Serial Killer Movies
It's All in the Mind
The Internet Movie Database lists more than 800 movies and television series associated in some way with serial killers. By this writing, there are probably more, including the loveable "Dexter" on Showtime, a vigilante killer of serial killers. Several films are based on actual killers, such as John Christie, Keith Jesperson, Karla Homolka, Ted Bundy, Albert DeSalvo, and Andrei Chikatilo. Others simply play off the public's fascination with this type of repetitive murder. In fact, the intelligent, clever serial killer is so hackneyed now that movie critics complain when they see it.
Some films are made to probe the inner mind of a repetitive killer, and American Psycho (2000) may be the ultimate attempt at this goal. Adapted from Bret Easton Ellis's novel by the same name, the movie diverges in this regard: it's most likely meant to portray a fantasy (although this remains ambiguous). In both versions, however, the lead character, Patrick Bateman (Christian Bale), is clearly a narcissist obsessed with one-upping everyone else toward the goal of his won perfection. While accomplished in his daily life, he also spends hours immersed in violent, gory fantasies of killing and mutilating people — especially when he sense he's losing ground to others. In one scene, a reference is made to The Texas Chainsaw Massacre as Bateman reveals his mastery of the details of serial killer lore.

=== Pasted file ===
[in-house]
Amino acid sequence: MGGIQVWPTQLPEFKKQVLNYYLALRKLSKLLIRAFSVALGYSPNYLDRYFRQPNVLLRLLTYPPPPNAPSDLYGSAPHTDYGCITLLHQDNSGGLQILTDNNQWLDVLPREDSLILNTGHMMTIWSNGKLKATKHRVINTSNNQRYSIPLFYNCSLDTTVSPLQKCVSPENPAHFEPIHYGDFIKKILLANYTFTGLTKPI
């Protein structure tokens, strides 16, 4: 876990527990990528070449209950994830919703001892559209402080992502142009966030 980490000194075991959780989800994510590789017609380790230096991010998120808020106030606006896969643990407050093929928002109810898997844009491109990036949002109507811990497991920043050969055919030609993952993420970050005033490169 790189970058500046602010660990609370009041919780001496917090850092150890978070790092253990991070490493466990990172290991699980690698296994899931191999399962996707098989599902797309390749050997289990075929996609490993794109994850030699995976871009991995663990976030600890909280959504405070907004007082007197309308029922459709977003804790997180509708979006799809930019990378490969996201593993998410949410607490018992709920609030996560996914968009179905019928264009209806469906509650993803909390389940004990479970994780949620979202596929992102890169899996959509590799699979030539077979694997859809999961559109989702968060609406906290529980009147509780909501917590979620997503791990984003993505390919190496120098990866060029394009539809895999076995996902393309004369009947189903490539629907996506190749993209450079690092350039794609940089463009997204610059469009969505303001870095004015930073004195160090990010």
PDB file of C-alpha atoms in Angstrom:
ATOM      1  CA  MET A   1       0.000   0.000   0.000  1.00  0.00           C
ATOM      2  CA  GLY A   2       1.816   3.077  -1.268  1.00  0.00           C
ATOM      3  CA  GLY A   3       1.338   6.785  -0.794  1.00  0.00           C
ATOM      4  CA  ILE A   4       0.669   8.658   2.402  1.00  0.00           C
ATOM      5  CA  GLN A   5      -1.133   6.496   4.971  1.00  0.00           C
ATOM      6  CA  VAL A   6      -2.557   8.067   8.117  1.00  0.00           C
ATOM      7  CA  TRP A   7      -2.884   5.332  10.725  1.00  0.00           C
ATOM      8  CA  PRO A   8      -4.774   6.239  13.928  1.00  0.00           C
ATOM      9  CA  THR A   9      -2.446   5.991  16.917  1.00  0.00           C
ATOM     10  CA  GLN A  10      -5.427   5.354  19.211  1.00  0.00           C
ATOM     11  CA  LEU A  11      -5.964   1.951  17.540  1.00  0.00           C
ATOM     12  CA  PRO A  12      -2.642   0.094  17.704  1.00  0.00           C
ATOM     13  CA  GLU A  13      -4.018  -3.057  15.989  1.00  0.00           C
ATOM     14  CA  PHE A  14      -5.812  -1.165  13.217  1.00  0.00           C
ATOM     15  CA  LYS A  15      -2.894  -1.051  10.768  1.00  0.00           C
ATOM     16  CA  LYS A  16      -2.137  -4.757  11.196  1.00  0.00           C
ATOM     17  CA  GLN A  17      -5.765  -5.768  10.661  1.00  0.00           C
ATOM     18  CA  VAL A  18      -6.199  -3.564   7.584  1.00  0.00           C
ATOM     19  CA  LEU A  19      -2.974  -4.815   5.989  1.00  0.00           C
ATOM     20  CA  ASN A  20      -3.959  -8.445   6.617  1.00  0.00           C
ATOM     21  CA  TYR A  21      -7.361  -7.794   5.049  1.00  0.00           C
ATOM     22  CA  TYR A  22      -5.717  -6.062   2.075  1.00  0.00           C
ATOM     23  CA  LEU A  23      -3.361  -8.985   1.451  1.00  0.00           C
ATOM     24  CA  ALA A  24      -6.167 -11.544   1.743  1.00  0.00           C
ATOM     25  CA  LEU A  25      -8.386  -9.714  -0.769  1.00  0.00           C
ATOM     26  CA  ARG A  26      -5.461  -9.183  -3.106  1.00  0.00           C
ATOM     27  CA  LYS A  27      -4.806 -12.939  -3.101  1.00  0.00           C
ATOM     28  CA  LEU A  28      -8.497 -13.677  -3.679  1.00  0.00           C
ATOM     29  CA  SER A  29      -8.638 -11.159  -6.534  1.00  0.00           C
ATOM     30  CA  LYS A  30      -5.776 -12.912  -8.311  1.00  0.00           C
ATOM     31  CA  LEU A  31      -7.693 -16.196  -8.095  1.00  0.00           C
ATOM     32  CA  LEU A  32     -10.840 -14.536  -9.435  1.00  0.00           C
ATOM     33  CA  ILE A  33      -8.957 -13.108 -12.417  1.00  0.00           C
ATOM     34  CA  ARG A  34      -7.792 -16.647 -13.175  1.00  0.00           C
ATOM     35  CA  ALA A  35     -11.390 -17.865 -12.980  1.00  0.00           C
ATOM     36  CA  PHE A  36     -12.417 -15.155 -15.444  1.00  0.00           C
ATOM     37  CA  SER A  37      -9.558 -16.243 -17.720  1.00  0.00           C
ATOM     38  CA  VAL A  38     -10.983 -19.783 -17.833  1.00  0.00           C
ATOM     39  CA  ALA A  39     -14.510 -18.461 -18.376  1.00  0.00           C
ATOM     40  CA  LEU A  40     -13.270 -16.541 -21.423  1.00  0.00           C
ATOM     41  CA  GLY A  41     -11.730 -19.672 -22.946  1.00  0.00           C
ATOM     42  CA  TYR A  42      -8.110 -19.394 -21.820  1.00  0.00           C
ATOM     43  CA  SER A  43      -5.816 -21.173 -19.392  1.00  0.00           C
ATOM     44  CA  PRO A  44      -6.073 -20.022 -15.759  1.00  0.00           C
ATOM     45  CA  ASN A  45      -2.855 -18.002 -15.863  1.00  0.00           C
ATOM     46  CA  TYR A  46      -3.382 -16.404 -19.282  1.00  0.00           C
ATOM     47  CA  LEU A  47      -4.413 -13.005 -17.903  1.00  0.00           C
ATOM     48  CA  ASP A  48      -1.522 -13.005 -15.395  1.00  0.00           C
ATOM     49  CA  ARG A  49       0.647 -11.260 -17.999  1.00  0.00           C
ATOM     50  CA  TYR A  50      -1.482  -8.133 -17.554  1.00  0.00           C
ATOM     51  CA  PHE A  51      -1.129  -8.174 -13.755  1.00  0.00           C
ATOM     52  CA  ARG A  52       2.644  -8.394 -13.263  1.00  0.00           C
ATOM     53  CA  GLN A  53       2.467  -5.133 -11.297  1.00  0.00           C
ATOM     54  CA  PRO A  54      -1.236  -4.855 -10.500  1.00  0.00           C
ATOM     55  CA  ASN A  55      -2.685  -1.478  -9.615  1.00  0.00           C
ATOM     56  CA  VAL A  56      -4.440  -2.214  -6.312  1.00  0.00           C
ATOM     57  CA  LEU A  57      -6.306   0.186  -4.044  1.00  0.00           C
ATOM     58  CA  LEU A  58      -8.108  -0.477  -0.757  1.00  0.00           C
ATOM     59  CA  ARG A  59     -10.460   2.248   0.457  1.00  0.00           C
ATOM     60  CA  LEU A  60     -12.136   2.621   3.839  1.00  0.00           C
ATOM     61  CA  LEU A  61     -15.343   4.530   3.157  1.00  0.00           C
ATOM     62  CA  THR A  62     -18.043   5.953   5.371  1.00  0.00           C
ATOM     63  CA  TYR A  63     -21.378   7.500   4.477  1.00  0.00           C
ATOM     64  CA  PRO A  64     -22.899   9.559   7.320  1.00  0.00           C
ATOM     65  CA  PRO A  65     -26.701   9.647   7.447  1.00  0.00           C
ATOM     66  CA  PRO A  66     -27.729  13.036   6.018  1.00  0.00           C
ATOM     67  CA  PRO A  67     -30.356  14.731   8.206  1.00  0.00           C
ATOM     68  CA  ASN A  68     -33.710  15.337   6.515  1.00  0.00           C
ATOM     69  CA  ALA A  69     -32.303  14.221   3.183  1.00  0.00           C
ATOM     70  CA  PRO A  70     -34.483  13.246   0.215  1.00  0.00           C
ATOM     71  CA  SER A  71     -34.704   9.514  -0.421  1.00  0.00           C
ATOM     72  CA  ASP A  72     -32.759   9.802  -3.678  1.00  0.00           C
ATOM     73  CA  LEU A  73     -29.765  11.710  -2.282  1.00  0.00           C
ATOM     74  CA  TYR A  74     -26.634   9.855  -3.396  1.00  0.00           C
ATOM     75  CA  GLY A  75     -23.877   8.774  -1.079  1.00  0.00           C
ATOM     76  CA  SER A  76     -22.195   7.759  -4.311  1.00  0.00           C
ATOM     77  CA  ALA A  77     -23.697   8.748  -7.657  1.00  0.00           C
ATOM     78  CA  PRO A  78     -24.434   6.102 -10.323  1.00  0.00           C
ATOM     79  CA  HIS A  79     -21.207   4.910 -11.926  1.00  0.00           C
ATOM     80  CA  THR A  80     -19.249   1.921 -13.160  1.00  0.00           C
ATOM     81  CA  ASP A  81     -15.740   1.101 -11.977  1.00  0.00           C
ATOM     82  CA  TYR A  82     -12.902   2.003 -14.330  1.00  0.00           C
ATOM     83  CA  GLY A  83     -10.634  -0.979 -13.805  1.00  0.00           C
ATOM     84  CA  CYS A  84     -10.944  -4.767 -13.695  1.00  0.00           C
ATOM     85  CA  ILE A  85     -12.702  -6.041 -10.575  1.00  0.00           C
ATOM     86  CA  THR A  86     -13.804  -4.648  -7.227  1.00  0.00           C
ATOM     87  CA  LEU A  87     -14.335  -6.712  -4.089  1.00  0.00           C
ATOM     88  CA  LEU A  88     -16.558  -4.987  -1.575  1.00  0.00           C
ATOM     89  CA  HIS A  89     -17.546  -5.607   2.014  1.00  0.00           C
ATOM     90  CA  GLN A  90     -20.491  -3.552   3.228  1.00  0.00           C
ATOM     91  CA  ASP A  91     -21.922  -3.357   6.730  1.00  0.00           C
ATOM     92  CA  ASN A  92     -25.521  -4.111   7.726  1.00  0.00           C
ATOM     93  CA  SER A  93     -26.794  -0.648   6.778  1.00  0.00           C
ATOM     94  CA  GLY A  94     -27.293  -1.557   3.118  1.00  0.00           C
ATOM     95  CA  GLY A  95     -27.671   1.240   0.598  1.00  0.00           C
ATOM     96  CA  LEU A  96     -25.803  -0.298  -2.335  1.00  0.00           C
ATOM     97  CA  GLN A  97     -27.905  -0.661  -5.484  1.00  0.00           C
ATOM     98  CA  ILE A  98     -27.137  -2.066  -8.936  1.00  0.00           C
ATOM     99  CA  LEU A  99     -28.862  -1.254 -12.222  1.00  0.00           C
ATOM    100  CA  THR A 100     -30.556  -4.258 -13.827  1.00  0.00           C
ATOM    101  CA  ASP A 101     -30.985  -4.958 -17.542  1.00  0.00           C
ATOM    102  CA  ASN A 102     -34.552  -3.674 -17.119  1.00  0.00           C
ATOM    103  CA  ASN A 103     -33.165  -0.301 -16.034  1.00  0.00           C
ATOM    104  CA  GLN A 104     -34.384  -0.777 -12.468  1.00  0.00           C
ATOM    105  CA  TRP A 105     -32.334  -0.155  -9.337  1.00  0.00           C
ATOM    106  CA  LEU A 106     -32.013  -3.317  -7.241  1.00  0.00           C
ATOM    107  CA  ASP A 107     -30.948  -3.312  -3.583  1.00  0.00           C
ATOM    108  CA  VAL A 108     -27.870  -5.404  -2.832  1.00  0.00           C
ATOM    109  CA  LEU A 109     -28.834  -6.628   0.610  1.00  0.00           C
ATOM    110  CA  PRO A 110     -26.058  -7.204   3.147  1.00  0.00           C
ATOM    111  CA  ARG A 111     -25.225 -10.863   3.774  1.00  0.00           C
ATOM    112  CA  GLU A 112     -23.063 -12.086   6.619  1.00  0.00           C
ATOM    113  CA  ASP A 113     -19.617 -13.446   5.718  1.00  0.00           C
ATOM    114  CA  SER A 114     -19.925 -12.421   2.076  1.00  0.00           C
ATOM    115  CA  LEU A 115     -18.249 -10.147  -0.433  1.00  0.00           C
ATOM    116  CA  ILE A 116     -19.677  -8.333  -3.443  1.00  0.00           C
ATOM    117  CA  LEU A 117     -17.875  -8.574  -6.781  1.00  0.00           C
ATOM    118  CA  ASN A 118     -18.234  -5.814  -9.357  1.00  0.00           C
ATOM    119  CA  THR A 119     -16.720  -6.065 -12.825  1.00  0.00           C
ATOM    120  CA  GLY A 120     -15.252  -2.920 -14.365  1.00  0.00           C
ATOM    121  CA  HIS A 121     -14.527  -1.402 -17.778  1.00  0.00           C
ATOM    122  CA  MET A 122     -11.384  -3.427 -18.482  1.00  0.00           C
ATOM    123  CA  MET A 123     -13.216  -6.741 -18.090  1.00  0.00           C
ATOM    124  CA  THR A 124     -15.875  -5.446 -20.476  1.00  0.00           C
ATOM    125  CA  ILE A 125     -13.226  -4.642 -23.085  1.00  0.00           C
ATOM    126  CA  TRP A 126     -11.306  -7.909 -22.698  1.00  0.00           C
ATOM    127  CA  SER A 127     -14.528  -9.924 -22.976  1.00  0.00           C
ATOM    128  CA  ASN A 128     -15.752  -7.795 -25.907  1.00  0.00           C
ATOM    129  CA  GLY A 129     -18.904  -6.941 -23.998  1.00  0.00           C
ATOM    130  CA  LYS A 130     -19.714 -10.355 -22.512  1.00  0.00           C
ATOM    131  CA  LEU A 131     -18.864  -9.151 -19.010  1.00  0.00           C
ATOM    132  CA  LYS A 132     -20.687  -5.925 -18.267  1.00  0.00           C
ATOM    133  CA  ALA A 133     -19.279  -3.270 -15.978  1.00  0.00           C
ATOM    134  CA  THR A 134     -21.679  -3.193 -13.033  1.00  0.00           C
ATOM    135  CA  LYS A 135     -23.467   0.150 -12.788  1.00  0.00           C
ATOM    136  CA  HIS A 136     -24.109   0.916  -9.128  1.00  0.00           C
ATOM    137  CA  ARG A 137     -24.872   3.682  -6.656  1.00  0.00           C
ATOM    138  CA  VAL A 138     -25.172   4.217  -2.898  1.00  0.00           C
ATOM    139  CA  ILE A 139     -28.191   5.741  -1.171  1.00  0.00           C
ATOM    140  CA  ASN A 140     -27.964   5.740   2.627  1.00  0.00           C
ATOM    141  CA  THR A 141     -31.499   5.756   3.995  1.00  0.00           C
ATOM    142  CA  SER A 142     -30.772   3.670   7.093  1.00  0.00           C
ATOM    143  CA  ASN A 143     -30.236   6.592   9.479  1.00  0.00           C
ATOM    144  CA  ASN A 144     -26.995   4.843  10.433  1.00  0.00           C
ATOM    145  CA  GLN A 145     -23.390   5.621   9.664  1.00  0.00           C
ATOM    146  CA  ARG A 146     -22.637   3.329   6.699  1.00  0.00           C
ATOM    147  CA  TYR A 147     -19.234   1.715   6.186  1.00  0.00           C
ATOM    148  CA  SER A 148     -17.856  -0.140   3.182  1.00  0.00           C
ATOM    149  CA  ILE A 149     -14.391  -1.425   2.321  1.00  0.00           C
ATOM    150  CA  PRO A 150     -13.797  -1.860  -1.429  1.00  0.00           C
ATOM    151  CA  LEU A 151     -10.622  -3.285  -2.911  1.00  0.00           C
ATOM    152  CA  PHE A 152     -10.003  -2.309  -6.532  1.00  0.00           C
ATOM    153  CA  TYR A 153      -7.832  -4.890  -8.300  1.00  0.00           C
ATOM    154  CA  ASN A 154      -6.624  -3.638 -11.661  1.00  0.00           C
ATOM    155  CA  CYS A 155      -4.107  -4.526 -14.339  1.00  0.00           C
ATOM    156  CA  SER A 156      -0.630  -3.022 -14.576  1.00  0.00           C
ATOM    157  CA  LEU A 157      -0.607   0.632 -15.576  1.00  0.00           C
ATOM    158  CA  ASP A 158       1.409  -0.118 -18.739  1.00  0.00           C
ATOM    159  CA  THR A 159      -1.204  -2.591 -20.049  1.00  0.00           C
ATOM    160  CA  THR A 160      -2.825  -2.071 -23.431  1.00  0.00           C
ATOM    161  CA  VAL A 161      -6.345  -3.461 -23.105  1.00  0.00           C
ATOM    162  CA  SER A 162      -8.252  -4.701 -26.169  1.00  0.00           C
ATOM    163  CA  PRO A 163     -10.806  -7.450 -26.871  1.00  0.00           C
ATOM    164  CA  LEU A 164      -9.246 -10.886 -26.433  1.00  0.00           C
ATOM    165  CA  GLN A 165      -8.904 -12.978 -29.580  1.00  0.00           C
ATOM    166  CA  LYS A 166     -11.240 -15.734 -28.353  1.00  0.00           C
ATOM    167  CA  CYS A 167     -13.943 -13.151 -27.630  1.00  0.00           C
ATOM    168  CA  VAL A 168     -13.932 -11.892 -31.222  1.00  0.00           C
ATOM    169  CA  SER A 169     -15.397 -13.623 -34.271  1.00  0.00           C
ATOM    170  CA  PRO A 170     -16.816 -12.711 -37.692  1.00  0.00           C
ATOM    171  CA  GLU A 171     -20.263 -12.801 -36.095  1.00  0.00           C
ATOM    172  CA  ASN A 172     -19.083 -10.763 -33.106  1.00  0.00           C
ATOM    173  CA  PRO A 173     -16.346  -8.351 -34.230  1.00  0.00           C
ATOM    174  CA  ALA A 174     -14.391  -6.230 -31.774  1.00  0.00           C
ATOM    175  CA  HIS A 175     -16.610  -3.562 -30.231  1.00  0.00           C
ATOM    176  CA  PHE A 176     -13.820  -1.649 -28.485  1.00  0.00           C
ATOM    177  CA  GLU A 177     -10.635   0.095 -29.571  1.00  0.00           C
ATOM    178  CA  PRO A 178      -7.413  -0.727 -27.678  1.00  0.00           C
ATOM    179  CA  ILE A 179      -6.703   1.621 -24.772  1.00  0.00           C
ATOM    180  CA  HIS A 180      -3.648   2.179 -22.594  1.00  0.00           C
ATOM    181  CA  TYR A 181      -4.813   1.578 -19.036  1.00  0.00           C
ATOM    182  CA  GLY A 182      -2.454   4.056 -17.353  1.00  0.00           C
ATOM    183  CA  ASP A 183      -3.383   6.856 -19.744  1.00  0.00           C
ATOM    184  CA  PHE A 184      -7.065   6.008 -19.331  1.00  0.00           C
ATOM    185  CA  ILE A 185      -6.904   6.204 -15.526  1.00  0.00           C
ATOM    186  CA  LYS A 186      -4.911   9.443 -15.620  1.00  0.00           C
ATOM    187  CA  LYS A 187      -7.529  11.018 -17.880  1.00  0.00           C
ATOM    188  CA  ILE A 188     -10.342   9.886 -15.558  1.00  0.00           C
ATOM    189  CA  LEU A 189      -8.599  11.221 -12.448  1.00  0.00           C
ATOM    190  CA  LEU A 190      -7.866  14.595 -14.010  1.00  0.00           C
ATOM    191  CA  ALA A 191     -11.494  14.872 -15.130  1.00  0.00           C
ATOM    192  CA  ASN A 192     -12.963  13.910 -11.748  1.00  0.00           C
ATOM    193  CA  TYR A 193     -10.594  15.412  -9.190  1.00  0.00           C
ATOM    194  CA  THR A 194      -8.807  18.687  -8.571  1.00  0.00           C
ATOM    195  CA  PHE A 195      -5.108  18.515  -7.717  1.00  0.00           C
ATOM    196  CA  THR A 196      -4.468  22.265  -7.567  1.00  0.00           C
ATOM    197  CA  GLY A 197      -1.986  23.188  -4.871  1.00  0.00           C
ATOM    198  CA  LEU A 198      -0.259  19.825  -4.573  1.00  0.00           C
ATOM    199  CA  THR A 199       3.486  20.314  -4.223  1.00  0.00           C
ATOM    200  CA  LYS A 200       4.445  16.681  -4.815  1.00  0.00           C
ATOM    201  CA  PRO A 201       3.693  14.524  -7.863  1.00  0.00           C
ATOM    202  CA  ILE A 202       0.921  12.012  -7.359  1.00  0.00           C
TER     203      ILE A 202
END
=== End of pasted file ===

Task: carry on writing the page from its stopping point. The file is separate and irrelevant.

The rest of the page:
No one knows this part of him, and it seems impossible that he could be so caught up with this violence while also retaining his decorum as a businessman. Yet criminologists know that many serial killers are this compartmentalized. Dennis Rader, also known as BTK, was the perfect illustration of this: he was Bateman's manifestation in the real world (although not quite as refined or successful.)
In 2005, Rader was arrested and charged with the eight BTK murders that dated as far back as the 1970s (including a family), as well as two others not officially linked with BTK at the time they were committed. He pled guilty and recounted with obvious relish the details of his crimes in open court. His arrest and the revelation of his background and stability added a new dimension to the typical ideas about serial killers. While not unique for being a family man holding down a job while also killing people, that he had communicated so often early in his murder career and then let decades pass before communicating again was unprecedented. He wanted people to know what he'd done, because in his mind, he had worked to perfect his "art." Analysts went over and over the details in an attempt to understand his motives and psychological make-up.
But no serial killer has commanded as much attention and inspired as many books and articles as Jack the Ripper.